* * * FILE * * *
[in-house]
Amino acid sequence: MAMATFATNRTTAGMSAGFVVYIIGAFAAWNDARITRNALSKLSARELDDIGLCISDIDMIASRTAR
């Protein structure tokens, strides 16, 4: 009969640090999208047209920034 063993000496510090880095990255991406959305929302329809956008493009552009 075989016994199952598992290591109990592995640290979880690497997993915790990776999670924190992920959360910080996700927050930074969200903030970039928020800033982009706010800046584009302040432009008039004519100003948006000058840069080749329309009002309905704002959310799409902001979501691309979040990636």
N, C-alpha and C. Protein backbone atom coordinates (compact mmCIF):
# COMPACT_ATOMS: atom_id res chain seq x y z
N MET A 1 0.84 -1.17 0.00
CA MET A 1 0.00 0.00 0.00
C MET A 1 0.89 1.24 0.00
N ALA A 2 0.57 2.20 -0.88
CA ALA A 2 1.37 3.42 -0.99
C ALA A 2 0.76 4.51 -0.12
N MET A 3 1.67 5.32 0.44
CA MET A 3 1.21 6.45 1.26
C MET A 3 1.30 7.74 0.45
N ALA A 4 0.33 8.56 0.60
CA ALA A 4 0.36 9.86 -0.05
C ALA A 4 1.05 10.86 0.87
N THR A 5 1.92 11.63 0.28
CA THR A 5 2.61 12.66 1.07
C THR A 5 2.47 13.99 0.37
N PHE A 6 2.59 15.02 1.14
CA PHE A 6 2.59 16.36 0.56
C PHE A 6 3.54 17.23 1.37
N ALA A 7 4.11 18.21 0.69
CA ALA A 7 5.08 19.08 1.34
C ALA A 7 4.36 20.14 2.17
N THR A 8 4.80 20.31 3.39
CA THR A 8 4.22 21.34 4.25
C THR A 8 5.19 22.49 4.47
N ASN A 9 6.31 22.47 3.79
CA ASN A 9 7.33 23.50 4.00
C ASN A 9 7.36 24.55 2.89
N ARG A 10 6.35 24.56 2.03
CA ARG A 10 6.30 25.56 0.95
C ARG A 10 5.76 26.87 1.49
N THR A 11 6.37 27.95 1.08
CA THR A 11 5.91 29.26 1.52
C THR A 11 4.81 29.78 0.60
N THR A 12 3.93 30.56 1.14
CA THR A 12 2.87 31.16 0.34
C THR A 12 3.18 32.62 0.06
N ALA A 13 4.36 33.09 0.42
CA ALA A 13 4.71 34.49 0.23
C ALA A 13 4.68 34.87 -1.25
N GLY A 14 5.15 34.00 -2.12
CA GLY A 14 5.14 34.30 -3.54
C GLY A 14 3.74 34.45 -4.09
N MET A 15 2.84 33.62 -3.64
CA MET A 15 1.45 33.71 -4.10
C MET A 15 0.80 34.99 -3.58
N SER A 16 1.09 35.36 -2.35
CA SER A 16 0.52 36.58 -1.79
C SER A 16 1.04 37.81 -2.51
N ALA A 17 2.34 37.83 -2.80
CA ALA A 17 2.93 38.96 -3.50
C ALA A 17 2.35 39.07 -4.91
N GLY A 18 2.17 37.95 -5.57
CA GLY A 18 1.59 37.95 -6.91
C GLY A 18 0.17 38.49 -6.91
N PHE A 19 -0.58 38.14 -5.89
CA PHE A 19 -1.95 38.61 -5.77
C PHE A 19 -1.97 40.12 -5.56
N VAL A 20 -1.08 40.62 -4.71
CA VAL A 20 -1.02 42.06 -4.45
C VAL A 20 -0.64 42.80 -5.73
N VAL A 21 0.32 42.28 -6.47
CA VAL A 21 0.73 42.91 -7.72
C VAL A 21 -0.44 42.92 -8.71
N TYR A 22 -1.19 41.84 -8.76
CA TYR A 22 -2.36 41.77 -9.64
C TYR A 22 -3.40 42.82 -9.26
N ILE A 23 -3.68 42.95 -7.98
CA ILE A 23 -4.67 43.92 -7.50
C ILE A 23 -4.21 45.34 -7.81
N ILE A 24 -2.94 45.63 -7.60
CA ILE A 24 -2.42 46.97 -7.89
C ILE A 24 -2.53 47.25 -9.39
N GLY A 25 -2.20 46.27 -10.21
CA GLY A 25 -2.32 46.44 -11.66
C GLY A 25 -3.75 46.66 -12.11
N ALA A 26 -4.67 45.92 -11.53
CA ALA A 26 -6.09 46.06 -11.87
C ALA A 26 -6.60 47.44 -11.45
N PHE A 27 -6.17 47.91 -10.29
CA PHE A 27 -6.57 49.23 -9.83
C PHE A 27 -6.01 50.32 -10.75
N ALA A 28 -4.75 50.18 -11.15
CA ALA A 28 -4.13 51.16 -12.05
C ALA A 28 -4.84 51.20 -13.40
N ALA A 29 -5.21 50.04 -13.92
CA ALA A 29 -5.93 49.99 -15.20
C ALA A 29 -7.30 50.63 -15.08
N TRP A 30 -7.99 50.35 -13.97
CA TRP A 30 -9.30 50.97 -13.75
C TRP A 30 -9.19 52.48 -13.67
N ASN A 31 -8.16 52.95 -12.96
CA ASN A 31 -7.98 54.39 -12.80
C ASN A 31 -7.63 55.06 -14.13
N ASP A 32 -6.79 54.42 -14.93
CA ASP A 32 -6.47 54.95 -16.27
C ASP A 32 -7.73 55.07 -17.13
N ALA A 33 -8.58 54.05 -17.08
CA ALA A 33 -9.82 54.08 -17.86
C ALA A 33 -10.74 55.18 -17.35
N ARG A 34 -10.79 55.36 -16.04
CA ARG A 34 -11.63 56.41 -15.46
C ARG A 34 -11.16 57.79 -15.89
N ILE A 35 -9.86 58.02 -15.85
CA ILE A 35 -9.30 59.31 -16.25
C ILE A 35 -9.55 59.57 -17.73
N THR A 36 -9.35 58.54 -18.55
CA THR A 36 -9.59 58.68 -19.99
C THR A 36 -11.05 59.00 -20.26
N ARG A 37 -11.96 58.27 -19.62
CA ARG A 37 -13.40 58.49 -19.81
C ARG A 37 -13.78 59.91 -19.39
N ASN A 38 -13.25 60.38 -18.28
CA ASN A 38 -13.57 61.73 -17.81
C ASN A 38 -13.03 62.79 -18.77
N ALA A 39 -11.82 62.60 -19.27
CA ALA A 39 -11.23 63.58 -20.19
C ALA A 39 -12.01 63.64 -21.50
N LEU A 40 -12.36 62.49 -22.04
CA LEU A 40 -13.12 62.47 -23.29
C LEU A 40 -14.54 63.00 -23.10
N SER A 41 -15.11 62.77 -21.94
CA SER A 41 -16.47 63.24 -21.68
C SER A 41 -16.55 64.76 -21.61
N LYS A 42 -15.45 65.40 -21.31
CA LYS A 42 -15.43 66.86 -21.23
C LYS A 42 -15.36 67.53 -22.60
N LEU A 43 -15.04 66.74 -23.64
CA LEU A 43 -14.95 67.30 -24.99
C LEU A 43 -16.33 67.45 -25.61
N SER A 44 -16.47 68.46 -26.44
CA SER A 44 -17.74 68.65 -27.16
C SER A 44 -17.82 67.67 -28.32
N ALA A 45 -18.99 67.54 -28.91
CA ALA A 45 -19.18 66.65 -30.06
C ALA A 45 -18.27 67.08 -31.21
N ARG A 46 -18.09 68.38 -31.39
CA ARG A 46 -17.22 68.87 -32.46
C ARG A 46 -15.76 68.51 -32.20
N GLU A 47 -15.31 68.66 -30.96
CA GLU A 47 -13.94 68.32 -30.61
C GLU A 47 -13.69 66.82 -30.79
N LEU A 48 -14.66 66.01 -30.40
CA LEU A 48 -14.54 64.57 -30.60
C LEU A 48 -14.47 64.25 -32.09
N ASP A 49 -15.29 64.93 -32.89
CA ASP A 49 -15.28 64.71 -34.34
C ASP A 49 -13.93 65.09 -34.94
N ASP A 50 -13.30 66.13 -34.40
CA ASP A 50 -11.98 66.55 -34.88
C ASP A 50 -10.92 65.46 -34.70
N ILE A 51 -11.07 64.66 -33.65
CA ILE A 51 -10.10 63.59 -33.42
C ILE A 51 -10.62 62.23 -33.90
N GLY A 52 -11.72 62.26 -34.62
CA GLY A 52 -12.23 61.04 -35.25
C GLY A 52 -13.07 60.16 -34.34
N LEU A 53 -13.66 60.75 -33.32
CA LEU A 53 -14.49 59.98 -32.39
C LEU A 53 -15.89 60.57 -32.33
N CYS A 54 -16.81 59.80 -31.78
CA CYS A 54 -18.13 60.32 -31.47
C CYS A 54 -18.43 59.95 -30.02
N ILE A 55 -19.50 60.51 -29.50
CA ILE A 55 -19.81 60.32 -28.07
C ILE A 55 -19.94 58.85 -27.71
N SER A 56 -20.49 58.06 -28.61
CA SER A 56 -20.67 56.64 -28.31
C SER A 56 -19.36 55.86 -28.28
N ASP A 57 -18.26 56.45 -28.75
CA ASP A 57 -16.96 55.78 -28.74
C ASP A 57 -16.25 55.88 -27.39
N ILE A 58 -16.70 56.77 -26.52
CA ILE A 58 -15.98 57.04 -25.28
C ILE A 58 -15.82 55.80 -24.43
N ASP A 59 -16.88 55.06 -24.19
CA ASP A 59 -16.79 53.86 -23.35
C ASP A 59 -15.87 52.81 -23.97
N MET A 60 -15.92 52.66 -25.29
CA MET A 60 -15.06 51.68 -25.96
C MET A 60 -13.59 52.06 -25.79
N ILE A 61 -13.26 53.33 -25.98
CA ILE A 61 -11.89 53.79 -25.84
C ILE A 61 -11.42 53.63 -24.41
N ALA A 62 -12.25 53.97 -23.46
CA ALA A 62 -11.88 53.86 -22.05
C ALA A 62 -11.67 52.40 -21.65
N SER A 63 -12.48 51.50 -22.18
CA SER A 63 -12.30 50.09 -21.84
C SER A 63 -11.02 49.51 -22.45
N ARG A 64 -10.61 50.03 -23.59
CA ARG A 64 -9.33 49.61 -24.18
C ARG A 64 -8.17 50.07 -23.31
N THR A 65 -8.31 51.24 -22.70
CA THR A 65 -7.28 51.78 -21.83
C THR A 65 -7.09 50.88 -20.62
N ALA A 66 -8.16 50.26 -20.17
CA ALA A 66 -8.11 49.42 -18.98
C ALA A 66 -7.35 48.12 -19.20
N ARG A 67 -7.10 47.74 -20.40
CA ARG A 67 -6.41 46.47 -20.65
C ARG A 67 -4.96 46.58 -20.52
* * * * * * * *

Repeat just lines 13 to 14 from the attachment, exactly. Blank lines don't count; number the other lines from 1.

CA MET A 3 1.21 6.45 1.26
C MET A 3 1.30 7.74 0.45